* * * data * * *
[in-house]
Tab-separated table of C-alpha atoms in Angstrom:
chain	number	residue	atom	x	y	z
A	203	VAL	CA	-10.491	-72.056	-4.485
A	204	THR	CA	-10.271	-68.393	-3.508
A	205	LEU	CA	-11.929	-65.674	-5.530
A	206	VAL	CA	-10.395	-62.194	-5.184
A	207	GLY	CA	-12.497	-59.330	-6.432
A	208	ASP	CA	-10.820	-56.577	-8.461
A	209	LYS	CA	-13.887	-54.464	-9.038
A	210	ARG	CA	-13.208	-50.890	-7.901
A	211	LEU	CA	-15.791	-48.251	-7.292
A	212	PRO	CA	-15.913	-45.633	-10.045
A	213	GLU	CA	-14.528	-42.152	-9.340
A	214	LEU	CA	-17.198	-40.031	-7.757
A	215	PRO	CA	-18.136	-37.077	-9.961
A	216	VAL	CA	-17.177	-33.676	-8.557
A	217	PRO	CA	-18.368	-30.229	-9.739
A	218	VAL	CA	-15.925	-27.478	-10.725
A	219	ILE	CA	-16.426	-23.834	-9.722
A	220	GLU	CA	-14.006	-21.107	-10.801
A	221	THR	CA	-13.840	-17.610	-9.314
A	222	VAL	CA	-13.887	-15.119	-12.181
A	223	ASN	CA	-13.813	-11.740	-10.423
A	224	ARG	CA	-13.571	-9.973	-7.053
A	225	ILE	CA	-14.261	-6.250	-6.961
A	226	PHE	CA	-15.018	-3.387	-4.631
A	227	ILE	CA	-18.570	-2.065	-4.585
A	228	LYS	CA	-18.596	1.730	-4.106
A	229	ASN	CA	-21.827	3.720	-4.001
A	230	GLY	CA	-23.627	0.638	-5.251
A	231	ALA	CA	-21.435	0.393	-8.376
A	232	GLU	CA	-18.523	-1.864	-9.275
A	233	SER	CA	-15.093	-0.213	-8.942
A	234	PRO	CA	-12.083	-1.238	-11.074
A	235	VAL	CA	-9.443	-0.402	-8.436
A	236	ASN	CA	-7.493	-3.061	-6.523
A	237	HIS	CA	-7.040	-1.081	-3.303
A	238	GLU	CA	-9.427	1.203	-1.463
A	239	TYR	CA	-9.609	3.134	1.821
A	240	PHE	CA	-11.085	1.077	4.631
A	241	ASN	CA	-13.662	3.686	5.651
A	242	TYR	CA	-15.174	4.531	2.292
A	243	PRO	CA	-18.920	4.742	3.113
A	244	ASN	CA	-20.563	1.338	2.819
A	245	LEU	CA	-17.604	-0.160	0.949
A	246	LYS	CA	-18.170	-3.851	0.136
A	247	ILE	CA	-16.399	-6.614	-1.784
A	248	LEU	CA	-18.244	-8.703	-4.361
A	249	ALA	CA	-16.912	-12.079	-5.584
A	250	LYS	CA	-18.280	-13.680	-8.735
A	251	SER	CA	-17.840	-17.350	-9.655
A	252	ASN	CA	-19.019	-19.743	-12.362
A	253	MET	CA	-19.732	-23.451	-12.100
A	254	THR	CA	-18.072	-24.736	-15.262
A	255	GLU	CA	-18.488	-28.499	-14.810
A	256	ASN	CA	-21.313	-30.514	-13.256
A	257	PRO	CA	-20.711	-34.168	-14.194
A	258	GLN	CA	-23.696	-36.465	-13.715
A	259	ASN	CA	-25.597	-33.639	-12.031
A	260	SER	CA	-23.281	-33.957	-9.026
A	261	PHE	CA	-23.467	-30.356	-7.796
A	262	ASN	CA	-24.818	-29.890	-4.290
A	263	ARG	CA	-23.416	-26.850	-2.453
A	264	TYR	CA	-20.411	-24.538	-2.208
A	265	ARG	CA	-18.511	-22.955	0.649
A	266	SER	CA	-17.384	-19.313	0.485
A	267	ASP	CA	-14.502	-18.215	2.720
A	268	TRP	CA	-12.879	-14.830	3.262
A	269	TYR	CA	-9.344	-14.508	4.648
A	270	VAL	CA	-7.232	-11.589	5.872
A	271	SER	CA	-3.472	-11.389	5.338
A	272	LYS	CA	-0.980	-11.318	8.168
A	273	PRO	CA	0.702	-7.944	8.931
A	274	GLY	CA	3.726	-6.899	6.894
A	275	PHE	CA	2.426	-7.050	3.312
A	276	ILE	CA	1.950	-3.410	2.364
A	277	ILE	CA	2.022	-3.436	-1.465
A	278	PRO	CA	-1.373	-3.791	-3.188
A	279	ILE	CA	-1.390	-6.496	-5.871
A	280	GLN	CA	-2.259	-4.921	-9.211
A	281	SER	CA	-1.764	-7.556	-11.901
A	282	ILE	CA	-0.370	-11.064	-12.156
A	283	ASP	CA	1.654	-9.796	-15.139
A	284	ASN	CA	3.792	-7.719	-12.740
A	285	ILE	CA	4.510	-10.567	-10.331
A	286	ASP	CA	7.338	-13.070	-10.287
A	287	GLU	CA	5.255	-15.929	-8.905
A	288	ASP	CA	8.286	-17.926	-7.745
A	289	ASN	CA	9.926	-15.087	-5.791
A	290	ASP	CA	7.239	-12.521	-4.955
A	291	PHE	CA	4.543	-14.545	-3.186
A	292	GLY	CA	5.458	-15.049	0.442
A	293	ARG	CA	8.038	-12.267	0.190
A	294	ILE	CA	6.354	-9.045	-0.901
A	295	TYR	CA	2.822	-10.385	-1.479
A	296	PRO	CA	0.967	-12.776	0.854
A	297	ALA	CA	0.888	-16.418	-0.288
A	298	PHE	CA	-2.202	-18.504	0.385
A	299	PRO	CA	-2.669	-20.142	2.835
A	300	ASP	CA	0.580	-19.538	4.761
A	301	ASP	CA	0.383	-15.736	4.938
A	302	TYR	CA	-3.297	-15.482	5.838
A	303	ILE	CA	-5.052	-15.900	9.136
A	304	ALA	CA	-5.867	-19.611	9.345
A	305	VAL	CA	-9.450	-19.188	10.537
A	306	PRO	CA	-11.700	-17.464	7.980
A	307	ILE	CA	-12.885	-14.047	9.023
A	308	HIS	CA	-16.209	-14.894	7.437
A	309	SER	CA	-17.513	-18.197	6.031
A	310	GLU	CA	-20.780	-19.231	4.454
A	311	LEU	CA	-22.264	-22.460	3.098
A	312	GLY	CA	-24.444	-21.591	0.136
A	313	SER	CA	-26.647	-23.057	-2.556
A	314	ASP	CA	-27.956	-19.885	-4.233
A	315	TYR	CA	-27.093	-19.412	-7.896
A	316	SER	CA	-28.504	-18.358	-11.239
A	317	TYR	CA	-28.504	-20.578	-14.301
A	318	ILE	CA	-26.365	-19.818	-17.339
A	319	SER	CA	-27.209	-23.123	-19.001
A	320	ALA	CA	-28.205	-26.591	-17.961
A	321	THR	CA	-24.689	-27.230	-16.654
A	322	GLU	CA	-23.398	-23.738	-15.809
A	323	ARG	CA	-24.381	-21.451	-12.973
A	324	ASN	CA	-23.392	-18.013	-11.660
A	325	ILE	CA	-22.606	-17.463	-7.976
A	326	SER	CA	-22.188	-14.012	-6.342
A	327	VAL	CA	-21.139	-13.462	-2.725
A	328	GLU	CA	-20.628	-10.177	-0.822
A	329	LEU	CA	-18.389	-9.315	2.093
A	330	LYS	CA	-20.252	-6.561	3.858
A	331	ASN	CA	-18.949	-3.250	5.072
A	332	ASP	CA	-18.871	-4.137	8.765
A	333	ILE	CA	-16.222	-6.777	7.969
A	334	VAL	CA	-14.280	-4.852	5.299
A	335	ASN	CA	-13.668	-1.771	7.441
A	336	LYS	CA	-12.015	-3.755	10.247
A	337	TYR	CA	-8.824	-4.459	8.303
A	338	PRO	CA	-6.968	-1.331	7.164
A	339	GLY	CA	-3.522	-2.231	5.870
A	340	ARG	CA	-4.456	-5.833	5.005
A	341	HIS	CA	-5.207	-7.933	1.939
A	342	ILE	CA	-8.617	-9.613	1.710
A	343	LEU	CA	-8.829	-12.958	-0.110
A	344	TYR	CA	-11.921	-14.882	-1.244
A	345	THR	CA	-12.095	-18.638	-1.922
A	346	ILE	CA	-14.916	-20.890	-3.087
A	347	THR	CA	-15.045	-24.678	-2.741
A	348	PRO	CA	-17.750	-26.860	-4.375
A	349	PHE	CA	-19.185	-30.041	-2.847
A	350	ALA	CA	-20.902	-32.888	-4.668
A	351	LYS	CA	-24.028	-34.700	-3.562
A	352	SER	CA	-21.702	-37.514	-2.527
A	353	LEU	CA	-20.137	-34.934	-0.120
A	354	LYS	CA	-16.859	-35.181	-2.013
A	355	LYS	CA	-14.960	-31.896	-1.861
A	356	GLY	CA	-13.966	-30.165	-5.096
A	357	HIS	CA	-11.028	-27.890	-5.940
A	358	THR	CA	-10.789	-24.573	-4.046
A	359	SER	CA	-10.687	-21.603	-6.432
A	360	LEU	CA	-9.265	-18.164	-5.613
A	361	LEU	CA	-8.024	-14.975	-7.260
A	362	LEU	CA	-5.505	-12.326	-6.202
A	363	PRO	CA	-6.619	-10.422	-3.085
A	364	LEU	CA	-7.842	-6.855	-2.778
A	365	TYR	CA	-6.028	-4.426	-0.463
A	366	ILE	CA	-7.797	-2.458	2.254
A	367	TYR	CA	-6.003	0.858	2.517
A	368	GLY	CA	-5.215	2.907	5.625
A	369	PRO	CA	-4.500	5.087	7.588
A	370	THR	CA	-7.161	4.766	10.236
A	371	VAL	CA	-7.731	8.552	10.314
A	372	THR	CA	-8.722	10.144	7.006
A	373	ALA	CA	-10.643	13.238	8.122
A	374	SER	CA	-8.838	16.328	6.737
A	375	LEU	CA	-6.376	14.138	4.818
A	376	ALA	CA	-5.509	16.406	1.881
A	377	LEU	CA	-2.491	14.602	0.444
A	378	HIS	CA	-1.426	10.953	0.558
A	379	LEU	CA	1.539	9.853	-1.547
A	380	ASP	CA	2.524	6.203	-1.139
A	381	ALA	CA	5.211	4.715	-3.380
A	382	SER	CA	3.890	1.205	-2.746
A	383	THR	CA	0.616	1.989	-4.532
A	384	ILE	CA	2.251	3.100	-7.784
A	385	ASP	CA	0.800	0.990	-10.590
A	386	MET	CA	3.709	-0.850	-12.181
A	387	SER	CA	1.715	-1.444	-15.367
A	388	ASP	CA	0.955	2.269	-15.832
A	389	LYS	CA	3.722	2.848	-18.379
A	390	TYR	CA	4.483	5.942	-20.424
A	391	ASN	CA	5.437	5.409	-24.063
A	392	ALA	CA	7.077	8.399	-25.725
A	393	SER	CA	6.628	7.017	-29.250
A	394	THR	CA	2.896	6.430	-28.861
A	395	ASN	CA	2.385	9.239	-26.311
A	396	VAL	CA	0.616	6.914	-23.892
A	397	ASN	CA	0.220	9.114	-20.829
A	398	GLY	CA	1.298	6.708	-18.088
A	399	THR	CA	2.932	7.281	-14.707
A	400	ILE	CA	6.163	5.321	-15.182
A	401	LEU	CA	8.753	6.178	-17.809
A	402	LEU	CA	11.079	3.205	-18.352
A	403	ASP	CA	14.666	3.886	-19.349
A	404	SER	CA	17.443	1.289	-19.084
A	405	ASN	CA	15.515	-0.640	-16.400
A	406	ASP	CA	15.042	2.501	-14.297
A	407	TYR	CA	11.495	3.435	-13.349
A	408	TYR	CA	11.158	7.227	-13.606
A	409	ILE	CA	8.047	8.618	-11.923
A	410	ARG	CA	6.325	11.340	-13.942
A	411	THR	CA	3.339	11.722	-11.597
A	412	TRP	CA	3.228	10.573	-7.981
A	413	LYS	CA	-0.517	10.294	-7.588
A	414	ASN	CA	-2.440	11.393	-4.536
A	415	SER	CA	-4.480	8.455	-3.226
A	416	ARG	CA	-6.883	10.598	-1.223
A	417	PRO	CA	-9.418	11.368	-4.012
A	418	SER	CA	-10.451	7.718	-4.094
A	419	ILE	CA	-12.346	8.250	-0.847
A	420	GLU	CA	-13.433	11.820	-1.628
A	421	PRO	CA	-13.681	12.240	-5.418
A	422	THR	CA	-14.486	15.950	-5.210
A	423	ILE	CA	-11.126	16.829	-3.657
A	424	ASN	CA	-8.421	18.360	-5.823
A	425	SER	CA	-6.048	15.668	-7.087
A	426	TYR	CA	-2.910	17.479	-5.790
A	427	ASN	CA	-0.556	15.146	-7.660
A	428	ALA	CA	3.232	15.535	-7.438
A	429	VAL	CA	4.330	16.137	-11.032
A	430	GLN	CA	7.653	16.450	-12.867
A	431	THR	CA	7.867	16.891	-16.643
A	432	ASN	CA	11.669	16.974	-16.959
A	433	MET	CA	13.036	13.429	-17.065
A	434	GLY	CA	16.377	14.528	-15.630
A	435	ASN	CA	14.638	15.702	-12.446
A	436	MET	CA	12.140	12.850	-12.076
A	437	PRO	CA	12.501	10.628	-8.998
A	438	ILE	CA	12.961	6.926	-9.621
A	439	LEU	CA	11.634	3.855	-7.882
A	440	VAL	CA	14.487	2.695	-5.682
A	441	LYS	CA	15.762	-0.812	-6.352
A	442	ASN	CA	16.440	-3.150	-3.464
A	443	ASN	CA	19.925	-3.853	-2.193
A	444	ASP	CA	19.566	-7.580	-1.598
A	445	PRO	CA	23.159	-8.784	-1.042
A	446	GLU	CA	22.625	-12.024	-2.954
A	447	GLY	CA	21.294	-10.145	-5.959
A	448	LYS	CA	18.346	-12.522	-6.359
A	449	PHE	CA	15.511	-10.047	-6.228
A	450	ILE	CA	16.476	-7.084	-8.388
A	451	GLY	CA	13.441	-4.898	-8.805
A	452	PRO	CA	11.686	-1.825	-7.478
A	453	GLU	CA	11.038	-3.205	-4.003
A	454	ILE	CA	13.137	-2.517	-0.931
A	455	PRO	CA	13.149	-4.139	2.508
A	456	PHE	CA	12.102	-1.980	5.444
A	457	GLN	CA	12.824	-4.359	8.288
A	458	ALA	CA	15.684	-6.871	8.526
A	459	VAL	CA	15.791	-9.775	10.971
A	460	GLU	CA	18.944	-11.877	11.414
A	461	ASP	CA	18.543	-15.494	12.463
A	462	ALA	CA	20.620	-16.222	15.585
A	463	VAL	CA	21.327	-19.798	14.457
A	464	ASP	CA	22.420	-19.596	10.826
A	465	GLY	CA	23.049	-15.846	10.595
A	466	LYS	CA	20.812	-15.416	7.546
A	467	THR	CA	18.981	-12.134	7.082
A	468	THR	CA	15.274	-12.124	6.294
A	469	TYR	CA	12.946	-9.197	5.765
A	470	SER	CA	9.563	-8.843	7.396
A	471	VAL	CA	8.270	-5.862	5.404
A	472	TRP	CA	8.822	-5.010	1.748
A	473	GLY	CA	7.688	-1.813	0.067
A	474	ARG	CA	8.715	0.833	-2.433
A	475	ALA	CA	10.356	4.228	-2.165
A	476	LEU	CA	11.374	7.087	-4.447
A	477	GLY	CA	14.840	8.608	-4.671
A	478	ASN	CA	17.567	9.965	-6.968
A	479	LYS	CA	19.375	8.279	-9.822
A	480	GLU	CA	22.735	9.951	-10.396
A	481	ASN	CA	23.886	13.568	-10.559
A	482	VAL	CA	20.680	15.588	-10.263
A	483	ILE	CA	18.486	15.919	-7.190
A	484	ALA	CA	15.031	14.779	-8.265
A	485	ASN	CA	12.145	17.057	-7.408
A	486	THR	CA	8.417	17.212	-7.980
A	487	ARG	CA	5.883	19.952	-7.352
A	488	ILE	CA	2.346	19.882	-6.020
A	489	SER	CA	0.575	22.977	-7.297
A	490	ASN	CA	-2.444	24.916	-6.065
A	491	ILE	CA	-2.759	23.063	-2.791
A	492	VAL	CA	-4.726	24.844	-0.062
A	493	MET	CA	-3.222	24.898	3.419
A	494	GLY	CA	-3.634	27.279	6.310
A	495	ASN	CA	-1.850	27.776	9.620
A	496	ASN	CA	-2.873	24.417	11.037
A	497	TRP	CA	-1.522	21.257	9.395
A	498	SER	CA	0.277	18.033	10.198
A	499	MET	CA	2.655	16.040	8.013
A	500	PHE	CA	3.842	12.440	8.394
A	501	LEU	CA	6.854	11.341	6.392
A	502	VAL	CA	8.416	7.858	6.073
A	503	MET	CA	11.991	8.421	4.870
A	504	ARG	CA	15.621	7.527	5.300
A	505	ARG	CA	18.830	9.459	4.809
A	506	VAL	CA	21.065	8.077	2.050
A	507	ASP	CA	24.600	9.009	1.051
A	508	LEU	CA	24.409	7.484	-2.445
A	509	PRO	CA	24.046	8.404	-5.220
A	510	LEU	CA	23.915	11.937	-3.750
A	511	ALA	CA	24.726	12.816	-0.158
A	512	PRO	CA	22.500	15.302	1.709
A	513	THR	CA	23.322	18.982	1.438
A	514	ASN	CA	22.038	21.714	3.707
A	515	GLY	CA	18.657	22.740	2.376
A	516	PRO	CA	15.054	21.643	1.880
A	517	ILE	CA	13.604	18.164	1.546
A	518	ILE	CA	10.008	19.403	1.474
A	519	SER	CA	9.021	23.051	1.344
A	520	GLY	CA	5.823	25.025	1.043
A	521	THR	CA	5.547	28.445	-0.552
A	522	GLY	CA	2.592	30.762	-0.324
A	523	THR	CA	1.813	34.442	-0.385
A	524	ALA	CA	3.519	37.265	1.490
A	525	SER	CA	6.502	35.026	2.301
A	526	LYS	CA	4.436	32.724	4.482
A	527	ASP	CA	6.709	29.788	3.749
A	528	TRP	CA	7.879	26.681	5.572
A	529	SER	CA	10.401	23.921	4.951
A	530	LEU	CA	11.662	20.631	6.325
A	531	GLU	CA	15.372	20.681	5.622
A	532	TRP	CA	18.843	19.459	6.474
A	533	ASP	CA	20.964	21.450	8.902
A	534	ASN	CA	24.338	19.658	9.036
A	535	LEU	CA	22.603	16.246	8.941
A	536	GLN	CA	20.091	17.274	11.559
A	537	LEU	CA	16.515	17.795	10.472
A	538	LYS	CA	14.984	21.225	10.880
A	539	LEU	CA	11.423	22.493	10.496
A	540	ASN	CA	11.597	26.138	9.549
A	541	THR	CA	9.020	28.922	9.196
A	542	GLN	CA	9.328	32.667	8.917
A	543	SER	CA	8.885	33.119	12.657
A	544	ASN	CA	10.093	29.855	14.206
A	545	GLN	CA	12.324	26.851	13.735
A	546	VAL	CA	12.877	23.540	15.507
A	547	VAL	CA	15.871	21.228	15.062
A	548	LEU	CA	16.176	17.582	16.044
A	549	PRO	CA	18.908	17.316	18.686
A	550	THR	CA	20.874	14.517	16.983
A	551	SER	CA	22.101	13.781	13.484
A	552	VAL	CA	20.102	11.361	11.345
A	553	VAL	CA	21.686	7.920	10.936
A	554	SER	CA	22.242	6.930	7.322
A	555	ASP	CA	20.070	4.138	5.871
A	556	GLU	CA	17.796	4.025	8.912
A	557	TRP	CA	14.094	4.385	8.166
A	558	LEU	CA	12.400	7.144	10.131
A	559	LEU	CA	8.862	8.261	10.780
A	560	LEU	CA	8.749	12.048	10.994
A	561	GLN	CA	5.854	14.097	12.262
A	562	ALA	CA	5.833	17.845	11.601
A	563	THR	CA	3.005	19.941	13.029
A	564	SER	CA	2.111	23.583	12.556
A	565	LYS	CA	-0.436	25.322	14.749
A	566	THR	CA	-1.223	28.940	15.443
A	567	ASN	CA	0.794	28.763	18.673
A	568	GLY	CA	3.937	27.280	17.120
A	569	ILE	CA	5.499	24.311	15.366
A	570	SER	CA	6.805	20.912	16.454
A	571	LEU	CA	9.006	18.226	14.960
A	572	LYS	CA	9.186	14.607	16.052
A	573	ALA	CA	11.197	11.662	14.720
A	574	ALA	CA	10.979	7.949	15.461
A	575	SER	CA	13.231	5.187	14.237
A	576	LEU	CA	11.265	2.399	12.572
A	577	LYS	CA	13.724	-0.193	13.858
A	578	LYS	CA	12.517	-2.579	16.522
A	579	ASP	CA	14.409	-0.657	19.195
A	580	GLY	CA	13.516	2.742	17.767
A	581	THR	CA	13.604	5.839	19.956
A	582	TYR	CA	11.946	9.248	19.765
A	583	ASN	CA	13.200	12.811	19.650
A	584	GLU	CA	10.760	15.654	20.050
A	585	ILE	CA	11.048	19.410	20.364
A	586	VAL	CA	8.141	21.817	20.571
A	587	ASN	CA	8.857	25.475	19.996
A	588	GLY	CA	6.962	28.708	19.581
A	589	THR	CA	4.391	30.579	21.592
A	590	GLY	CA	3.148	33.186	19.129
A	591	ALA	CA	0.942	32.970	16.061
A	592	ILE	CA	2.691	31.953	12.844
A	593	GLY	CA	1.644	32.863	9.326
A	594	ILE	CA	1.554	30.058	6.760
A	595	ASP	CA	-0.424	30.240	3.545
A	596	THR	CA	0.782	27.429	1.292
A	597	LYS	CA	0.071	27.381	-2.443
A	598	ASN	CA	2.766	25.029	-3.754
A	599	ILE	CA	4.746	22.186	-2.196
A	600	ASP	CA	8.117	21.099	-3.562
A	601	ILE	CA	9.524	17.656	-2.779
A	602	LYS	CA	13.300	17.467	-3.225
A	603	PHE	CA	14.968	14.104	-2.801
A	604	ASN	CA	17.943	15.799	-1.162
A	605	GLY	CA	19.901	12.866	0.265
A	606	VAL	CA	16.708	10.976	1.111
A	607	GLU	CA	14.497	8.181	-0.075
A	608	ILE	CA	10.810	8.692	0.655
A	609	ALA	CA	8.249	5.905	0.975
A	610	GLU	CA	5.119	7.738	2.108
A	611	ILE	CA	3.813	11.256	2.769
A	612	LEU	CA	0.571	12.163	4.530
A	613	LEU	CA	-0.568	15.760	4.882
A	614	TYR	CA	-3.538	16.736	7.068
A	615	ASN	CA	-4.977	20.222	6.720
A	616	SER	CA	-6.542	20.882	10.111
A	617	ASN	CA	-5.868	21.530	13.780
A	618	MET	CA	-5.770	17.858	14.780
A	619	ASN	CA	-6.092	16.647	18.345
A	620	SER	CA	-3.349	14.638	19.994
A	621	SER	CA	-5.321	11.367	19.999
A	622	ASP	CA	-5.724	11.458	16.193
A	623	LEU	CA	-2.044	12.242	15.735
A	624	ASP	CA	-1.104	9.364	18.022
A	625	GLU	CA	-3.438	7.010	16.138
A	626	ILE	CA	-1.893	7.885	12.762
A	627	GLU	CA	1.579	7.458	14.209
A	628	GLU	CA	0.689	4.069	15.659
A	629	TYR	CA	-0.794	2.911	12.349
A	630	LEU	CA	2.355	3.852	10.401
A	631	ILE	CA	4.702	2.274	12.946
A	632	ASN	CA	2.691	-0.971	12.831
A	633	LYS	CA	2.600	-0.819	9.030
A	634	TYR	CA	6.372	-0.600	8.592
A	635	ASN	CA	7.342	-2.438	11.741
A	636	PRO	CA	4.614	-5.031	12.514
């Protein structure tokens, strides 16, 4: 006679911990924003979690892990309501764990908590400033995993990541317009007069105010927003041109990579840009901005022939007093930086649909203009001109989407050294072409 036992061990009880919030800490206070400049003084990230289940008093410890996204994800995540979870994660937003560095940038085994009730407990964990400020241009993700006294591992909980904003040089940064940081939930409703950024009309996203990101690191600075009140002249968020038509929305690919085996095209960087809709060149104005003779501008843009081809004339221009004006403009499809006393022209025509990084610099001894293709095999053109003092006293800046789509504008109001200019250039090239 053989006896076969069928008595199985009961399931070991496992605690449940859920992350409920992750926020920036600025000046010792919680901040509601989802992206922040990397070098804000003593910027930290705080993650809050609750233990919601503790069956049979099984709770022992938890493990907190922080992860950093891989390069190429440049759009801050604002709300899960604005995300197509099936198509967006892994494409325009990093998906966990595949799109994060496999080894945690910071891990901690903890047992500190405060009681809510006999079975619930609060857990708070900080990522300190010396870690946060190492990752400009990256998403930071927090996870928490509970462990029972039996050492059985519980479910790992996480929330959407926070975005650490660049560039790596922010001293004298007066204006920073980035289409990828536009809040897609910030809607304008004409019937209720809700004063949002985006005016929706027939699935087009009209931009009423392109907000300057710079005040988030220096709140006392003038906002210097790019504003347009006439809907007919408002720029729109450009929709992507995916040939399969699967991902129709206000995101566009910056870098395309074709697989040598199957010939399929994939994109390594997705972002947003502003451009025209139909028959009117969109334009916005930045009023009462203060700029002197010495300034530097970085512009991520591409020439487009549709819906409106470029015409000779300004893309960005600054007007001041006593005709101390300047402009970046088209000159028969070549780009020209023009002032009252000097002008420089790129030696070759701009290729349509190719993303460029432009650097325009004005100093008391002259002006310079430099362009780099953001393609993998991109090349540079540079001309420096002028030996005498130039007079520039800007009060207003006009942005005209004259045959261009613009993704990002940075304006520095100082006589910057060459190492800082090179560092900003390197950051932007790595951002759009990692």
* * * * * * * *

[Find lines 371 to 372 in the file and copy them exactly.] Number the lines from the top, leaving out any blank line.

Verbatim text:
A	570	SER	CA	6.805	20.912	16.454
A	571	LEU	CA	9.006	18.226	14.960